The Port Authority of New York and New Jersey is looking to reserves to provide self-liquidity for its commercial paper program, officials said Tuesday.

The credit crunch has made liquidity expensive, even for highly rated issuers like the port. The authority — rated in the double-A category — expects the costs of new standby revolving credit facilities could increase nearly nine times from what it currently pays.

“What we’re doing to mitigate the exposure for the fees is pursuing self-liquidity, using the Port Authority’s portfolio to provide the liquidity for the commercial paper program,” said Treasurer Anne Marie Mulligan. “Since our investments are cash and highly liquid U.S. government securities, we find that we should be able to do this. It’s extremely manageable.”

The German bank Helaba Landesbank Hessen-Thüringen has been providing liquidity for the Port Authority under a five-year agreement that expires on Dec. 31. That agreement costs the agency 12 basis points, about $600,000 annually, to support its $500 million program. Today, it would have to seek multiple liquidity providers and terms would be for two or three years, meaning they would have to be renewed, Mulligan said.

Those would cost between 90 basis points and 120 basis points, resulting in annual costs north of $5 million, she said.

The board on Tuesday authorized a five-year extension of the commercial paper program though the question of self-liquidity will be resolved in the near future.

“If we can receive the highest investment-grade rating for our commercial paper program with the Port Authority providing self-liquidity, that’s what we would pursue,” Mulligan said. “If not, then we would immediately issue [a request for proposals] to provide liquidity to the program.”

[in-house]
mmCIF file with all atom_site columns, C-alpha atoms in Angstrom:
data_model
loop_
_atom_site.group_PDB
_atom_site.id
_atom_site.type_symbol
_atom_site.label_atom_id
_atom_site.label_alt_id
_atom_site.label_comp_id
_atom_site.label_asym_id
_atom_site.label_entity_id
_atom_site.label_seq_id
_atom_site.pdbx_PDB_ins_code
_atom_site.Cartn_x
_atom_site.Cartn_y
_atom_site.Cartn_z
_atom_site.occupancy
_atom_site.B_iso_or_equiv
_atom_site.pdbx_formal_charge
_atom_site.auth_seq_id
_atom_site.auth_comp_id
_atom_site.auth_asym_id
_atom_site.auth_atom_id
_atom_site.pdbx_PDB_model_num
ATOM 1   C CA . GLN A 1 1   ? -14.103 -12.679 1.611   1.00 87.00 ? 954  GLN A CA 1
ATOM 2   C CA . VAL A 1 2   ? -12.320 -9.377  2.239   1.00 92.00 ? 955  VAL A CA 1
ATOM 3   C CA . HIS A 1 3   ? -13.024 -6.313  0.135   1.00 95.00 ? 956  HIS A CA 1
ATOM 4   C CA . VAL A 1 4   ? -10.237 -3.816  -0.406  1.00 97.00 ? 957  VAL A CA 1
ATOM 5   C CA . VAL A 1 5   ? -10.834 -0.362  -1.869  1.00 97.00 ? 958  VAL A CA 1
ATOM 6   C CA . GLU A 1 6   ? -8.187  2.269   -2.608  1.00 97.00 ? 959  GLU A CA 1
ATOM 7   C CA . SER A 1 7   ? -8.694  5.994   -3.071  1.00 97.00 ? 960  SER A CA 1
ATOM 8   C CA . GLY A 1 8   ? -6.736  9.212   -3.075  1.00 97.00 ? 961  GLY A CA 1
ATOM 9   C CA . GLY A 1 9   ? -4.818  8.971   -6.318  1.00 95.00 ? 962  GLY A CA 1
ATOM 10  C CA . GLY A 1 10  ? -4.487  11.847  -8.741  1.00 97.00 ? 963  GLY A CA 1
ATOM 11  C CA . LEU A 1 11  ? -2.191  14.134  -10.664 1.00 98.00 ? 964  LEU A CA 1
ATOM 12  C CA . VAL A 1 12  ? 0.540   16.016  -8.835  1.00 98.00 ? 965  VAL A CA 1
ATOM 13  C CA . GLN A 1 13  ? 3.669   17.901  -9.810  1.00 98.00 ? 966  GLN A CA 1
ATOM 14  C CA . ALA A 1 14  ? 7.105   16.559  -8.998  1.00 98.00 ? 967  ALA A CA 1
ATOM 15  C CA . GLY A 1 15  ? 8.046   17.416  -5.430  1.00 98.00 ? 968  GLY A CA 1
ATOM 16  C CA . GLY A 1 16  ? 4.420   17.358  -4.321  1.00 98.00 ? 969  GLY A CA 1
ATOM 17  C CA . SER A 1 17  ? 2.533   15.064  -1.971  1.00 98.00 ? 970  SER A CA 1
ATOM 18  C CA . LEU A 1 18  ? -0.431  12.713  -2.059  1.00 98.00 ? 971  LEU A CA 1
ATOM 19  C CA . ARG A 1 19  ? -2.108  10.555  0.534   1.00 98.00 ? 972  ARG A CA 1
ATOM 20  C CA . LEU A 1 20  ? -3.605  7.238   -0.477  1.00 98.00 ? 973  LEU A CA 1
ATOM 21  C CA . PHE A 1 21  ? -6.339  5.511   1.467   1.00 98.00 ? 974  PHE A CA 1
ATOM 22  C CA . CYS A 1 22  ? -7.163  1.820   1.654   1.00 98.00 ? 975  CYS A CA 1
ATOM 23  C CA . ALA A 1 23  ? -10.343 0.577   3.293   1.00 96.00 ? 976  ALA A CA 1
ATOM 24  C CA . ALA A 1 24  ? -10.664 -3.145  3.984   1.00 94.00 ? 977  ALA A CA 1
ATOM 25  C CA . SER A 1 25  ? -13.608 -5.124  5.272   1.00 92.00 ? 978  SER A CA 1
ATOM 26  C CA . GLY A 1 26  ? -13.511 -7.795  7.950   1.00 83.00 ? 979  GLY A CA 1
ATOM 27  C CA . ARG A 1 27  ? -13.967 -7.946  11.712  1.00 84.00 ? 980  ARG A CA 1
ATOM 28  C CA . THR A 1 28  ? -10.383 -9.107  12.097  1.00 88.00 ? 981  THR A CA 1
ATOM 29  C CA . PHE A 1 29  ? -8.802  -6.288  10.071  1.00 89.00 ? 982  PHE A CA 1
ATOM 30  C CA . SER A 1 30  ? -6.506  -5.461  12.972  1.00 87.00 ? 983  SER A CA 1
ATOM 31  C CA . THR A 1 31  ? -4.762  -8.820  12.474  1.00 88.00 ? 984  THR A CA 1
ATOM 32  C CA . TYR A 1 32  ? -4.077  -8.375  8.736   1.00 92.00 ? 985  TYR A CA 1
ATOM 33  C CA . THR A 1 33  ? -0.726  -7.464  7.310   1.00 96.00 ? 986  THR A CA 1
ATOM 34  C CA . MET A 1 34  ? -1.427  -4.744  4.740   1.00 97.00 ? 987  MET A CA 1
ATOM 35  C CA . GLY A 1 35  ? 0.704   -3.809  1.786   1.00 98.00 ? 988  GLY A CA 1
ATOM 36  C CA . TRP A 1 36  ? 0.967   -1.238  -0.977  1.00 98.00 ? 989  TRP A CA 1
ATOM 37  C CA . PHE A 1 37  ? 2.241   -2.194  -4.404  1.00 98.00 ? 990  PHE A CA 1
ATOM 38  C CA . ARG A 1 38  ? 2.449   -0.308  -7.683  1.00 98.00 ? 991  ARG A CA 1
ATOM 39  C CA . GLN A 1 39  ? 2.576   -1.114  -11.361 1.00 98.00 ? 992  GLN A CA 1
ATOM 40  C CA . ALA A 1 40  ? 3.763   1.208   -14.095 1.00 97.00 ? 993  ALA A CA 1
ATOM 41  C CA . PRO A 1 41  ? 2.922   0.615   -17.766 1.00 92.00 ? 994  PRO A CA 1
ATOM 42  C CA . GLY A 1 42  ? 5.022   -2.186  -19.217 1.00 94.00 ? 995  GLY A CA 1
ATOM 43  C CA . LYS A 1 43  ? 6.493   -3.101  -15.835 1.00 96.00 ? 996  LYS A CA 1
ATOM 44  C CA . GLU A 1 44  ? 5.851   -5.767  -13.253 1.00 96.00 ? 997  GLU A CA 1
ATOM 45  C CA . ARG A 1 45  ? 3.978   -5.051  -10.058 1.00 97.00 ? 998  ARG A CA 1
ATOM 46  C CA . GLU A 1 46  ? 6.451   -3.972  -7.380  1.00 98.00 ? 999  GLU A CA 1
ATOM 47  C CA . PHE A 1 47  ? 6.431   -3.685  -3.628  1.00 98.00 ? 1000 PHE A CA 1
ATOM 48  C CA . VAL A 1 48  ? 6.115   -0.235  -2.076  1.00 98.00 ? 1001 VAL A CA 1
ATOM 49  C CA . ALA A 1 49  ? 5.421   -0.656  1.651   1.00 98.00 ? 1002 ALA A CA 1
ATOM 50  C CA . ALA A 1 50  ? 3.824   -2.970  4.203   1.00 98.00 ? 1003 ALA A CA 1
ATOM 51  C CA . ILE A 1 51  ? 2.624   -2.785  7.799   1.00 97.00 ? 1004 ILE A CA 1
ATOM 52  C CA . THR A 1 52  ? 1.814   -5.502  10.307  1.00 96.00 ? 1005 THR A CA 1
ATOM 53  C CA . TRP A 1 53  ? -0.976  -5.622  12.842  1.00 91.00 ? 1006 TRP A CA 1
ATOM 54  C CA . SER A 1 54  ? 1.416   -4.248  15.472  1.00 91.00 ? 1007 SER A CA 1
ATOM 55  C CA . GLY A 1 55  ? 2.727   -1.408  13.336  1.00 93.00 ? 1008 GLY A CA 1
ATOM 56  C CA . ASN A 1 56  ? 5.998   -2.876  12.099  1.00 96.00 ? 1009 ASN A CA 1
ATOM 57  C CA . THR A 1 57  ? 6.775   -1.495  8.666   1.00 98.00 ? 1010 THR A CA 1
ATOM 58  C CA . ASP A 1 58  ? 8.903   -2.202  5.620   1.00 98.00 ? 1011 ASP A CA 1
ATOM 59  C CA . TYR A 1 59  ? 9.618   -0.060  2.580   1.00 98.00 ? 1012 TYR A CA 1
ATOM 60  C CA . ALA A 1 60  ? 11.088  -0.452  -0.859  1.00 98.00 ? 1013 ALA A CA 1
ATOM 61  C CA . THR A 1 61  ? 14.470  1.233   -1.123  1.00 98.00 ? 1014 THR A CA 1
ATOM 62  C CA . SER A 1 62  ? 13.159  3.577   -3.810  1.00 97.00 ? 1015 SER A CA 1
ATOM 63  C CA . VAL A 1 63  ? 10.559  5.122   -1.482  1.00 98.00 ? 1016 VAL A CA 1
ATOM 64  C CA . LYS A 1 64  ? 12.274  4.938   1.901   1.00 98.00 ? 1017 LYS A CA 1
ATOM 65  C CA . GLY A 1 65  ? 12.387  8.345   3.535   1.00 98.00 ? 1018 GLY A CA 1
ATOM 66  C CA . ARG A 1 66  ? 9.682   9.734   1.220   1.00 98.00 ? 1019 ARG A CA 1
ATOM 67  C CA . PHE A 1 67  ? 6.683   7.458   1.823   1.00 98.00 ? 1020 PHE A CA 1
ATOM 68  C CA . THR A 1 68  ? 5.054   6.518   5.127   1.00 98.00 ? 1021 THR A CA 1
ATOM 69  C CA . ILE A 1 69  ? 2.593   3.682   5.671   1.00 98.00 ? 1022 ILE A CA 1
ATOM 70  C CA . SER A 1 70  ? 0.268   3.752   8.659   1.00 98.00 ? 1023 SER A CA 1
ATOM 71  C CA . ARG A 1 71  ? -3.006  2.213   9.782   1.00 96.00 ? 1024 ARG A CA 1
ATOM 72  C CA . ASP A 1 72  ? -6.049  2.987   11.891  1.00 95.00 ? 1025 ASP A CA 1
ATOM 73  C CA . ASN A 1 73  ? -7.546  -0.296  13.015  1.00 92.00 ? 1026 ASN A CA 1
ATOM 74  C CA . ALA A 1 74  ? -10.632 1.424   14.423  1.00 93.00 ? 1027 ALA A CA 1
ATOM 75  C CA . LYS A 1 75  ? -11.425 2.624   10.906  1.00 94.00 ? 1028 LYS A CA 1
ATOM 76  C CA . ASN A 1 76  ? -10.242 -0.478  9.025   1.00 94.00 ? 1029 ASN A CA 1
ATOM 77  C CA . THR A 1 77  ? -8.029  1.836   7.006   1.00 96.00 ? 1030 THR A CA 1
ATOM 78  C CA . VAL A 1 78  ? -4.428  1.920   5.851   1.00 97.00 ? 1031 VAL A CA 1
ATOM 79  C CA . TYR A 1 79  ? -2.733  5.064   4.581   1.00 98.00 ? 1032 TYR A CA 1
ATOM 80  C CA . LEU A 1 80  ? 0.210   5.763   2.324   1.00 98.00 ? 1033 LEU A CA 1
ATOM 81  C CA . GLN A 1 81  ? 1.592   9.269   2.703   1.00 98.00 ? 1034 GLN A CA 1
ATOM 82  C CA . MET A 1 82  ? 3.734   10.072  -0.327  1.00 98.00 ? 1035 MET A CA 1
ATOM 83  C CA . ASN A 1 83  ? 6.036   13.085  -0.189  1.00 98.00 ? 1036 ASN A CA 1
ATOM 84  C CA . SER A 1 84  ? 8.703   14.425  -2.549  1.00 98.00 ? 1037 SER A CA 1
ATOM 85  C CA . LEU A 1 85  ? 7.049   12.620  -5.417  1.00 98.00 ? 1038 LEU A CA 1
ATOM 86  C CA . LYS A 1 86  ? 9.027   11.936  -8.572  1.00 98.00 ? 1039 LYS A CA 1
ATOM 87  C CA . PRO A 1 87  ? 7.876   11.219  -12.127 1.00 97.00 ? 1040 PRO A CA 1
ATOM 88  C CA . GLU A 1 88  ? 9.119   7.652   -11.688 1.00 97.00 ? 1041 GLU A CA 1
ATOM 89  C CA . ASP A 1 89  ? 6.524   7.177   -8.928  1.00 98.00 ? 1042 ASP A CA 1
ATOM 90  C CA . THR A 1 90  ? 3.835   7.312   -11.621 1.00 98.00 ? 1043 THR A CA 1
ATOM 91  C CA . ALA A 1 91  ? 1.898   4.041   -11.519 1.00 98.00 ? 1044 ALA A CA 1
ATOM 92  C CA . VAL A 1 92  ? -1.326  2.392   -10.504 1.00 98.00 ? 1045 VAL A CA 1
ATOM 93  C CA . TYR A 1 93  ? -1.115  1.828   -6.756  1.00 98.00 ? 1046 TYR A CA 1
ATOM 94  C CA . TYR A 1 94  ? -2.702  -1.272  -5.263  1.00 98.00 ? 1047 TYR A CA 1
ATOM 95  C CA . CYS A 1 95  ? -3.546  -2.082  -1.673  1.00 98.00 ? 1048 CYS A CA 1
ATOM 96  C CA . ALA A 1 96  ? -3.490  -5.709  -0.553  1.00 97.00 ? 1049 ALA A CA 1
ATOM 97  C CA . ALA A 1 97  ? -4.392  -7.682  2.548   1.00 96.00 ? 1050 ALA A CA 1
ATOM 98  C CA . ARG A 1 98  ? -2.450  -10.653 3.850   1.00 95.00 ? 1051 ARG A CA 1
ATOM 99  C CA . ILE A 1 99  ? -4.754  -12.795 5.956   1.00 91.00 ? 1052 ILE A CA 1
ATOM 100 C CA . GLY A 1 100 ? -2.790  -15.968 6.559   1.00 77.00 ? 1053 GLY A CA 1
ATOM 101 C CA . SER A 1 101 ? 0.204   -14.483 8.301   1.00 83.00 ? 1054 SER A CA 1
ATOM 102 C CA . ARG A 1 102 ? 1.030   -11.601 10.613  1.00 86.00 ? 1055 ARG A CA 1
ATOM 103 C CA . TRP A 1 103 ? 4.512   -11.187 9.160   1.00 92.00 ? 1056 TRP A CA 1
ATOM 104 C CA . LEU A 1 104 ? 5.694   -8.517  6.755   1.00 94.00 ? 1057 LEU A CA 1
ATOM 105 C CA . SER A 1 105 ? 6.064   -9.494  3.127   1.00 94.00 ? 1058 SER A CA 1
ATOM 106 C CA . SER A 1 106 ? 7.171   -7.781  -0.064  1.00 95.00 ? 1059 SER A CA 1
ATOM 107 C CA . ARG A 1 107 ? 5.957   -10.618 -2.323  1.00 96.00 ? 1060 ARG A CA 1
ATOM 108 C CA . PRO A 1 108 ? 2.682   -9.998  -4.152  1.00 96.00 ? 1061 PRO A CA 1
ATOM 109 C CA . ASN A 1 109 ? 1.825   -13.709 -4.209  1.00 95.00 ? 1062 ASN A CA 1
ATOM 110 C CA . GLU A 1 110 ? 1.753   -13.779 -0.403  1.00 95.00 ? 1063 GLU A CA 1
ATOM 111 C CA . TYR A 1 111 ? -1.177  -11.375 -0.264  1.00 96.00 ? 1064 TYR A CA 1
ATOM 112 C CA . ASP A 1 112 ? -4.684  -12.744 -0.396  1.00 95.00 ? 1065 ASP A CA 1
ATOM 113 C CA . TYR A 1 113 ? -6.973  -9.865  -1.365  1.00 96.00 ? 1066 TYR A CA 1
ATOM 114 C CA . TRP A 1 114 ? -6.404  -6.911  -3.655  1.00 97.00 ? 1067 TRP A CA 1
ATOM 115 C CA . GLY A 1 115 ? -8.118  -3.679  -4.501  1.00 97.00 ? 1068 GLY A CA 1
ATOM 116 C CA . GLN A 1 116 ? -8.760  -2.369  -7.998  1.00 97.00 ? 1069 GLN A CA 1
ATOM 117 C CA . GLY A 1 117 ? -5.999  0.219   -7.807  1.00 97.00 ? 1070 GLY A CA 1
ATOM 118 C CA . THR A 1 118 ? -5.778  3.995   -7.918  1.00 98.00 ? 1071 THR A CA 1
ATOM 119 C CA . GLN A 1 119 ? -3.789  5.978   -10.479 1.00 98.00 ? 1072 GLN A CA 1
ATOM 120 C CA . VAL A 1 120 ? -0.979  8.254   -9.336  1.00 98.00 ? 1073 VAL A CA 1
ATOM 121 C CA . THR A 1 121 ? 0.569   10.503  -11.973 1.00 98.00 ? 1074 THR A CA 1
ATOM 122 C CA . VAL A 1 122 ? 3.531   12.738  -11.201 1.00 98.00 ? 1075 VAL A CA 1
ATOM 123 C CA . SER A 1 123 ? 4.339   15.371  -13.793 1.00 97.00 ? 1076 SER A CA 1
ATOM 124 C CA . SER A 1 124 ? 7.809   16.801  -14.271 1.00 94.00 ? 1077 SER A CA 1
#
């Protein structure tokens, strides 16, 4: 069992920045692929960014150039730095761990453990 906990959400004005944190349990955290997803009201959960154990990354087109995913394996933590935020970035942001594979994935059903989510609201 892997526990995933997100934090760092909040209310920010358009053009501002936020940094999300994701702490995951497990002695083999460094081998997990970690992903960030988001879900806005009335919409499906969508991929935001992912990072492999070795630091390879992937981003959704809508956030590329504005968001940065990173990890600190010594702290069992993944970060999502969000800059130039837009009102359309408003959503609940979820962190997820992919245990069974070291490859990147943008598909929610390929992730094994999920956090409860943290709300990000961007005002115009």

The Port Authority would use its consolidated bond reserve fund, valued at $1.1 billion at the end of 2009, to provide self-liquidity. That fund is separate from its general bond reserve fund from which it pays debt service on its senior lien bonds.

Fitch Ratings analyst Michael McDermott said that self-liquidity has been a more frequent topic of discussion since bank liquidity rates increased over the last two years.

“Some issuers that are highly rated may decide that the cost of entering into liquidity agreements may not be worth it given their cash position and their lack of maybe immediate needs for that cash,” he said. “There are some entities that do this, usually the ones that have a fairly strong cash position because the criteria say you need to have 1.25 times liquid investments relative to the commercial paper or variable-rate bonds outstanding.”

Commercial paper proceeds are used to finance capital projects. When the program hits its limit, the authority sells bonds to pay off the commercial paper and begins the process again. The port has sold $11.78 billion of new-money bonds since 2000, according to Thomson Reuters.

Another wrinkle in the current state of the liquidity market is that many providers have exited the business, suffered downgrades, or are not issuing new credit facilities, leaving a smaller number offering them.

“The issue with commercial paper is the limit fund managers have with the liquidity providers,” Craig Mauermann, vice president and fund manager at M&I Investment Management, said in an e-mail. “The problem today of too few liquidity providers was caused by the massive amount of consolidation in the industry during 2008 and early 2009 … You have a situation where the remaining top liquidity providers are all nearly at maximum percentage levels in fund portfolios so even if a manager likes a liquidity provider, he or she cannot buy more.”

Nationally issuers sold $481.6 million of commercial paper in 2009 compared to $2.98 billion in 2008, according to Thomson Reuters.

The authority operates four airports in the metropolitan region, along with commuter rail, bridges, tunnels, maritime ports, and a bus terminal in Manhattan. It also owns the World Trade Center site.

The recession has taken a toll on the authority. Use of its bridges, tunnels, and PATH commuter rail declined in the first quarter of 2010. Airport traffic and cargo volume rose compared to a year earlier but port activity remained below first-quarter results a year earlier.

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